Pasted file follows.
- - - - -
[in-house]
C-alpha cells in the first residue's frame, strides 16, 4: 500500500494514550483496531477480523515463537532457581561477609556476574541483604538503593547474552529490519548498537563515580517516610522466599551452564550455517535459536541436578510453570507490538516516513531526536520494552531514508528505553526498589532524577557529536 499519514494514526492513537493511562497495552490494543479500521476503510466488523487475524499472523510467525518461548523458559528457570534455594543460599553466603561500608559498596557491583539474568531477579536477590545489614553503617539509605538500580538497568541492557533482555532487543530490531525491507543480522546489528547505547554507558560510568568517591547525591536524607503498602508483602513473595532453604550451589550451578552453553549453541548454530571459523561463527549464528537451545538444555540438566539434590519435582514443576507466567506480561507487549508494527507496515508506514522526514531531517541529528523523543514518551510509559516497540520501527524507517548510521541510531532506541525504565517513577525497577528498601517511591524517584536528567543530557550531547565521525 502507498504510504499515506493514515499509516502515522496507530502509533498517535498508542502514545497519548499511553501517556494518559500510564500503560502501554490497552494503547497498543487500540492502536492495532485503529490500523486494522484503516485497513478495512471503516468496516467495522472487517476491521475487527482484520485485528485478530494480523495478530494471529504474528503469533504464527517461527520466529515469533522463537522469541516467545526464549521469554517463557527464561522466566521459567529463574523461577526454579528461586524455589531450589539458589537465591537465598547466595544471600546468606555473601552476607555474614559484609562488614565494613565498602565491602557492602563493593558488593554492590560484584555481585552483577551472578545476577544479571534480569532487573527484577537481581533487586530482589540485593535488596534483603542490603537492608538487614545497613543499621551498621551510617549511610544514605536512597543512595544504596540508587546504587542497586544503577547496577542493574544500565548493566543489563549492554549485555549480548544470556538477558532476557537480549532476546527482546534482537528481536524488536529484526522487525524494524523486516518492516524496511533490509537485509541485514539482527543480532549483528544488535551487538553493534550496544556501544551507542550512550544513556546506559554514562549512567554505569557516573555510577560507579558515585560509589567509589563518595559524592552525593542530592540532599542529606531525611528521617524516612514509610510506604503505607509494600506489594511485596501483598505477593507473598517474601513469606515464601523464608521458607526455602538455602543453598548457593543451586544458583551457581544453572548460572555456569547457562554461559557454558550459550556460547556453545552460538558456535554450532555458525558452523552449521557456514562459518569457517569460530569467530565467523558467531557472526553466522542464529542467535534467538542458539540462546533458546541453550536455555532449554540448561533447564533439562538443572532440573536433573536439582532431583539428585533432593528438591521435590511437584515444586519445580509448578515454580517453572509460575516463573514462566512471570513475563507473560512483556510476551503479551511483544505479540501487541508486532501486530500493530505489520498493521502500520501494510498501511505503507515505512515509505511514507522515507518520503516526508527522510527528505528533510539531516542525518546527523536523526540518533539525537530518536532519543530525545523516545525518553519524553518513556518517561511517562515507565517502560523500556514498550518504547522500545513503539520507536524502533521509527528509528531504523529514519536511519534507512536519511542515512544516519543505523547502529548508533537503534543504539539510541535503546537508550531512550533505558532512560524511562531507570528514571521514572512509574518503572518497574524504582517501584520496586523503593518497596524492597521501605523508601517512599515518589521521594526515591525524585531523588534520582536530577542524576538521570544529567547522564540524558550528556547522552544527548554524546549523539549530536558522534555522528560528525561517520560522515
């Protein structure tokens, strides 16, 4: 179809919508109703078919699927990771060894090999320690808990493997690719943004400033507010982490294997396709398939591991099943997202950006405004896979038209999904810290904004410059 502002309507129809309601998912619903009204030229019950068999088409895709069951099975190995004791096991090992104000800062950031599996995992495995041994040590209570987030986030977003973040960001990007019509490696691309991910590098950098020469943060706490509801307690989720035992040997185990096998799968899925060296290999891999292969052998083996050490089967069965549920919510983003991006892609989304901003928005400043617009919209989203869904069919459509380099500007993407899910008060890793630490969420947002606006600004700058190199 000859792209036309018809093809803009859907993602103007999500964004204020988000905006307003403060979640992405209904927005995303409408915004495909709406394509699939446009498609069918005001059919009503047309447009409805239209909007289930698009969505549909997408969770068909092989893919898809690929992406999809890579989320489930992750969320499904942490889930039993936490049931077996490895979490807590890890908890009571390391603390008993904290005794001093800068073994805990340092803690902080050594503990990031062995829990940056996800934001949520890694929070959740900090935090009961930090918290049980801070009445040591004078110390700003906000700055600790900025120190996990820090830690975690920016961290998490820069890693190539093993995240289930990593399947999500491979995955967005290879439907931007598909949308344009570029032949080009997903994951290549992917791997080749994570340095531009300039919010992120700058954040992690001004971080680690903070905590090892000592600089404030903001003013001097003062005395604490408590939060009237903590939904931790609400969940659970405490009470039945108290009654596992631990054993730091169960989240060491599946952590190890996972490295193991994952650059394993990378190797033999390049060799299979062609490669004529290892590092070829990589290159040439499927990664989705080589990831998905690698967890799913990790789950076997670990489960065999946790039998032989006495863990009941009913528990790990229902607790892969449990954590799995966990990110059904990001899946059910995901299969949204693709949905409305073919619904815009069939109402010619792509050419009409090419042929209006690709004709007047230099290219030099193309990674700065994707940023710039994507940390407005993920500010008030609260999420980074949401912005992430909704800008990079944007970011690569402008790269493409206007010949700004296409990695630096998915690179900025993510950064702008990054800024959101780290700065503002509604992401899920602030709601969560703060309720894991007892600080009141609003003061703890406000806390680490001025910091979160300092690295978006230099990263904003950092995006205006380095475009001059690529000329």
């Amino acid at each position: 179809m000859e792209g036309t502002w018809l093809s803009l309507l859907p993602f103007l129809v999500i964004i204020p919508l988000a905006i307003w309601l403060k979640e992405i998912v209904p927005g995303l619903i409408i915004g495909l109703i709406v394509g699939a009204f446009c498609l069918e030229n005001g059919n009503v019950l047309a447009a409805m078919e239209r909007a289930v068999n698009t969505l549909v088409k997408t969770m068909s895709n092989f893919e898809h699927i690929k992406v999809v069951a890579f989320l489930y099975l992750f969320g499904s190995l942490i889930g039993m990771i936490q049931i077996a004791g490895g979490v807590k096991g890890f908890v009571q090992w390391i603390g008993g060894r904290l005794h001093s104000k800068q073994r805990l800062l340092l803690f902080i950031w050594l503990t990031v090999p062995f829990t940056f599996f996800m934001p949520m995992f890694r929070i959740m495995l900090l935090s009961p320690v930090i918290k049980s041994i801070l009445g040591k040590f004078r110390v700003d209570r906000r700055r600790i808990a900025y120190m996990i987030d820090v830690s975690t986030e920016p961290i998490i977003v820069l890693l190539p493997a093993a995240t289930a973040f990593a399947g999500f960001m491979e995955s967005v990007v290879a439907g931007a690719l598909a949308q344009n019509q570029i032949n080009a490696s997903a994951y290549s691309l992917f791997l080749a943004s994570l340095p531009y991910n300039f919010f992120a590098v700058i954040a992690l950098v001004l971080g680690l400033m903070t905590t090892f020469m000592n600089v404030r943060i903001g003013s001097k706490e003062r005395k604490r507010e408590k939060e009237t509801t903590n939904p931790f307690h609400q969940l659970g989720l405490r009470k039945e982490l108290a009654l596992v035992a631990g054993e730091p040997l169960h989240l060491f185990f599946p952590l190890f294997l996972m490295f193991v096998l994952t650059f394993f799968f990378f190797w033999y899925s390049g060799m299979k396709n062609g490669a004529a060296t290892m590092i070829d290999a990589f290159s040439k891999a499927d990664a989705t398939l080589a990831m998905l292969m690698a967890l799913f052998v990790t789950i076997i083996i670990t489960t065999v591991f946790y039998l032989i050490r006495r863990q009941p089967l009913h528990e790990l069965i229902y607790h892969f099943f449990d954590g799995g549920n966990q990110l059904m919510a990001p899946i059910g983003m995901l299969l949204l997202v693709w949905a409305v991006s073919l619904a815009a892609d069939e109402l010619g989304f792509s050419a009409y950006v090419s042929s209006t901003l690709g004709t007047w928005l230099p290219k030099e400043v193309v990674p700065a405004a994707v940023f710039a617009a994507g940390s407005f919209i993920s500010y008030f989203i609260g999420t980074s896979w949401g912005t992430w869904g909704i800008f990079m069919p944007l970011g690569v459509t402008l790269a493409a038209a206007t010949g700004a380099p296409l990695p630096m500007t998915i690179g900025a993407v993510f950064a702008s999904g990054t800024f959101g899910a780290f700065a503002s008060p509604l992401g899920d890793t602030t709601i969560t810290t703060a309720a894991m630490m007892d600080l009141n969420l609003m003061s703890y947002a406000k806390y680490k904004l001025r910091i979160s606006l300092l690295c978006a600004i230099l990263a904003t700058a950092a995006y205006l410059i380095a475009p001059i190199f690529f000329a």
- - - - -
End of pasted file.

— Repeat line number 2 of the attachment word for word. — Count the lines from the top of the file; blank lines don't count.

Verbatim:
C-alpha cells in the first residue's frame, strides 16, 4: 500500500494514550483496531477480523515463537532457581561477609556476574541483604538503593547474552529490519548498537563515580517516610522466599551452564550455517535459536541436578510453570507490538516516513531526536520494552531514508528505553526498589532524577557529536 499519514494514526492513537493511562497495552490494543479500521476503510466488523487475524499472523510467525518461548523458559528457570534455594543460599553466603561500608559498596557491583539474568531477579536477590545489614553503617539509605538500580538497568541492557533482555532487543530490531525491507543480522546489528547505547554507558560510568568517591547525591536524607503498602508483602513473595532453604550451589550451578552453553549453541548454530571459523561463527549464528537451545538444555540438566539434590519435582514443576507466567506480561507487549508494527507496515508506514522526514531531517541529528523523543514518551510509559516497540520501527524507517548510521541510531532506541525504565517513577525497577528498601517511591524517584536528567543530557550531547565521525 502507498504510504499515506493514515499509516502515522496507530502509533498517535498508542502514545497519548499511553501517556494518559500510564500503560502501554490497552494503547497498543487500540492502536492495532485503529490500523486494522484503516485497513478495512471503516468496516467495522472487517476491521475487527482484520485485528485478530494480523495478530494471529504474528503469533504464527517461527520466529515469533522463537522469541516467545526464549521469554517463557527464561522466566521459567529463574523461577526454579528461586524455589531450589539458589537465591537465598547466595544471600546468606555473601552476607555474614559484609562488614565494613565498602565491602557492602563493593558488593554492590560484584555481585552483577551472578545476577544479571534480569532487573527484577537481581533487586530482589540485593535488596534483603542490603537492608538487614545497613543499621551498621551510617549511610544514605536512597543512595544504596540508587546504587542497586544503577547496577542493574544500565548493566543489563549492554549485555549480548544470556538477558532476557537480549532476546527482546534482537528481536524488536529484526522487525524494524523486516518492516524496511533490509537485509541485514539482527543480532549483528544488535551487538553493534550496544556501544551507542550512550544513556546506559554514562549512567554505569557516573555510577560507579558515585560509589567509589563518595559524592552525593542530592540532599542529606531525611528521617524516612514509610510506604503505607509494600506489594511485596501483598505477593507473598517474601513469606515464601523464608521458607526455602538455602543453598548457593543451586544458583551457581544453572548460572555456569547457562554461559557454558550459550556460547556453545552460538558456535554450532555458525558452523552449521557456514562459518569457517569460530569467530565467523558467531557472526553466522542464529542467535534467538542458539540462546533458546541453550536455555532449554540448561533447564533439562538443572532440573536433573536439582532431583539428585533432593528438591521435590511437584515444586519445580509448578515454580517453572509460575516463573514462566512471570513475563507473560512483556510476551503479551511483544505479540501487541508486532501486530500493530505489520498493521502500520501494510498501511505503507515505512515509505511514507522515507518520503516526508527522510527528505528533510539531516542525518546527523536523526540518533539525537530518536532519543530525545523516545525518553519524553518513556518517561511517562515507565517502560523500556514498550518504547522500545513503539520507536524502533521509527528509528531504523529514519536511519534507512536519511542515512544516519543505523547502529548508533537503534543504539539510541535503546537508550531512550533505558532512560524511562531507570528514571521514572512509574518503572518497574524504582517501584520496586523503593518497596524492597521501605523508601517512599515518589521521594526515591525524585531523588534520582536530577542524576538521570544529567547522564540524558550528556547522552544527548554524546549523539549530536558522534555522528560528525561517520560522515